COLUMBUS, Ohio (AP) — The fired director of Ohio State University's celebrated marching band said through his attorney Friday that he has become a scapegoat for behavior occurring within the organization before his leadership and he'll fight to clear his name.
The university dismissed band director Jonathan Waters on Thursday after an investigation concluded that he knew about but failed to stop a "sexualized" culture of rituals, including students being pressured to march in their underwear, sing lewd songs and perform sexually themed stunts that yielded often explicit nicknames.
Waters' attorney, David Axelrod, said the report denigrates Waters' efforts to change the band's culture. He said Waters met with the provost earlier this month, agreed he was willing to have a "zero-tolerance policy" and a "cultural assessment" of the band, and left that meeting believing he'd keep his job.
Waters later was given a choice between quitting or being fired and didn't resign because he doesn't believe he acted improperly, Axelrod said. Waters is considering options for how to respond, and it is not clear whether he wants his job back.
"He bleeds scarlet and gray. He loves Ohio State University," Axelrod said. "But he can't let even his beloved alma mater take away his good name."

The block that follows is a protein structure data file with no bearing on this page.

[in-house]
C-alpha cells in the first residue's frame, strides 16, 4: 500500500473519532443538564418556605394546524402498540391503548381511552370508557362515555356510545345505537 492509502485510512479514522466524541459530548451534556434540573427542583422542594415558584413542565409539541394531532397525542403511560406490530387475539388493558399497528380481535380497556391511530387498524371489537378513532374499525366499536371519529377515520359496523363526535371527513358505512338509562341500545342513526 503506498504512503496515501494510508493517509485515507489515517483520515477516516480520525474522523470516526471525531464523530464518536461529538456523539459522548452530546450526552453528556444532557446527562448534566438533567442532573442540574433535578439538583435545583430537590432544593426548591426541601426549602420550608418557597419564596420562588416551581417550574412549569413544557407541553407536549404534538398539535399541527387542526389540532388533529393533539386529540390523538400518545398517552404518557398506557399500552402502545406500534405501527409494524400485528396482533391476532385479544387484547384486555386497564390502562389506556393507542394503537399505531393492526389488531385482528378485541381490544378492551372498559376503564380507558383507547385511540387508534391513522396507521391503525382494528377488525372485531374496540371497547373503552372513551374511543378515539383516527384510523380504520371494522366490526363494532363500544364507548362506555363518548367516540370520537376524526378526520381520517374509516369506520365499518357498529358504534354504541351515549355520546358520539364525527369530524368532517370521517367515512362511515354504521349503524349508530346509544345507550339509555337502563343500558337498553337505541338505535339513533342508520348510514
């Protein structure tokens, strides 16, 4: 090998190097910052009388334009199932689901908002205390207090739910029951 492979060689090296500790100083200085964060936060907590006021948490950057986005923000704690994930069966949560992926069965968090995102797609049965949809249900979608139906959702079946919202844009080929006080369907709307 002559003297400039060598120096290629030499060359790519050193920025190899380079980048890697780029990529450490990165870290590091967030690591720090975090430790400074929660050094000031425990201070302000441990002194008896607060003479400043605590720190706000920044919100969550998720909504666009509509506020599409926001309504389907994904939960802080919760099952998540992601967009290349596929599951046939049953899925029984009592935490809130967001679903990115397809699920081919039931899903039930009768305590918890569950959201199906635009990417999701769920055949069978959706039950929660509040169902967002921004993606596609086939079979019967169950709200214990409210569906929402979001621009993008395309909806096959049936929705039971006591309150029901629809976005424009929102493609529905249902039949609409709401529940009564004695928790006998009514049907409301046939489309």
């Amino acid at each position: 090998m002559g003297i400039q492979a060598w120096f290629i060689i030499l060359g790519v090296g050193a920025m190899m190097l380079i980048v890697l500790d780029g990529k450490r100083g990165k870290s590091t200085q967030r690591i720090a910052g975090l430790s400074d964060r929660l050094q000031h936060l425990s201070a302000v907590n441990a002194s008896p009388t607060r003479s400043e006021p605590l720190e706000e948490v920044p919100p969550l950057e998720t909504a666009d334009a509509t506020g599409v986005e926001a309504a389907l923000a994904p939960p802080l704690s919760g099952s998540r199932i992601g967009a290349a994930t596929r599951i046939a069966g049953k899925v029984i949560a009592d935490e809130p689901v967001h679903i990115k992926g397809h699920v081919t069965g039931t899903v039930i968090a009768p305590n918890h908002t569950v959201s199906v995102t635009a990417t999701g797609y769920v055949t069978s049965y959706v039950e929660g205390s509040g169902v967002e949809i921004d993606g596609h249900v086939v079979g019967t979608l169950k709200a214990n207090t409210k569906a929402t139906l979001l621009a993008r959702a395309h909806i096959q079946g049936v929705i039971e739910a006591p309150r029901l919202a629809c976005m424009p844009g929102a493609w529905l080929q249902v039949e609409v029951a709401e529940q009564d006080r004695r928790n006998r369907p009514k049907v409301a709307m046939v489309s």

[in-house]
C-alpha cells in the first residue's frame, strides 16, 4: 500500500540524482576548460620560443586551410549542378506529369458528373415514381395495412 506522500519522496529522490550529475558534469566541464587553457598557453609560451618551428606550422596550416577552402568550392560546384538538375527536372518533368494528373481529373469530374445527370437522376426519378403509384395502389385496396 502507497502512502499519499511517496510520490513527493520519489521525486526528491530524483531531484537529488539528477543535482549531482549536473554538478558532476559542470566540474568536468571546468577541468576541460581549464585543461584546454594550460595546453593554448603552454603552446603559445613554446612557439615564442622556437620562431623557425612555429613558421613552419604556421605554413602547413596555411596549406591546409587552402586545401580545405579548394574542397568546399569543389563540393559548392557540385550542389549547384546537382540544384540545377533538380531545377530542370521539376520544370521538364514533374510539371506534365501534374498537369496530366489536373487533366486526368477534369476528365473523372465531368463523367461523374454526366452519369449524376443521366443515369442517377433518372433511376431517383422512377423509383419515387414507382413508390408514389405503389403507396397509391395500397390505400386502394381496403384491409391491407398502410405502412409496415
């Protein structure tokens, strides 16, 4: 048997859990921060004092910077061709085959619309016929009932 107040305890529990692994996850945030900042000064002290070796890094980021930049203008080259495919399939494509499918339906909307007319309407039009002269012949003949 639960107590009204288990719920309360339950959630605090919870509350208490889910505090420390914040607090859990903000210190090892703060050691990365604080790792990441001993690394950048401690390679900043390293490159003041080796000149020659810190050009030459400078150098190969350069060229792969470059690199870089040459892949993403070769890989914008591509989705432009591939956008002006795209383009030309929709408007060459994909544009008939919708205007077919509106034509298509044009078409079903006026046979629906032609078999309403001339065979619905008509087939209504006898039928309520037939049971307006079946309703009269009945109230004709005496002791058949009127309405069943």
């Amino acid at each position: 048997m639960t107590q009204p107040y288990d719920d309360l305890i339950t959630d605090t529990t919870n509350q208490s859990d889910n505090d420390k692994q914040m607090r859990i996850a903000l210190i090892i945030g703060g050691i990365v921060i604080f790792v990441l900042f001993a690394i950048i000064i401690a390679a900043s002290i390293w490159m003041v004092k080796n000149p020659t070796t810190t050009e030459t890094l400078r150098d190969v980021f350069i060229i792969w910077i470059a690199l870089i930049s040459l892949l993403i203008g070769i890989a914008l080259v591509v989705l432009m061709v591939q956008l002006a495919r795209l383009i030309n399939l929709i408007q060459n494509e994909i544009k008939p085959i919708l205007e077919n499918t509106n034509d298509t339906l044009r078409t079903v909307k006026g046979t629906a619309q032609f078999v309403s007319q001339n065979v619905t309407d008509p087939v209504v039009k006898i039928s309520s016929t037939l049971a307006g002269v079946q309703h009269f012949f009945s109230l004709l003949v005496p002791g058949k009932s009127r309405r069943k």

Meanwhile, the band plays on, and was scheduled to perform Friday with the Columbus Symphony in what is often considered its unofficial season kickoff.
Waters had led the 225-member band since 2012, succeeding 25-year veteran director Jon Woods.
Waters' halftime shows for what's known to fans as "The Best Damn Band in the Land" were considered revolutionary. He changed the shows by drawing them out on iPads instead of paper, directing marchers who morphed into the shapes of horses, superheroes and dinosaurs appearing to gallop, fly and tromp across the Buckeye football field.
New Ohio State President Michael Drake said he acted after being "profoundly disappointed and shocked" by the findings of a two-month investigation that began before his arrival.
"We just had to make a square-wave change between this report, which was unacceptable, and the future, which we start today," Drake said.
The report began with a parent's complaint of "objectionable traditions and customs," about which band members were sworn to secrecy.
They included "games" students were assigned to play to earn sexually themed nicknames: One female student had to pretend to have an orgasm while sitting on the lap of a fellow band member, her brother, and others pretended to be sex toys, prostitutes or body parts. Investigators found Waters was aware of some students' nicknames and allegedly used them "when he was upset," but he is also reported to have advised students against the monikers.
Another tradition — described as optional — is called the Midnight Ramp. It involves band members stripping down to their underwear and marching in formation on the field of Ohio Stadium. Investigators found directors, including Waters, sometimes attended. One female student said older members of the band would warn newcomers to wear "fuller coverage" undergarments for the event. Some marched naked.
A spokesman said the university was required to promptly perform the probe under federal Title IX sexual discrimination laws. The university appointed former Ohio Attorney General Betty Montgomery to lead an independent follow-up review.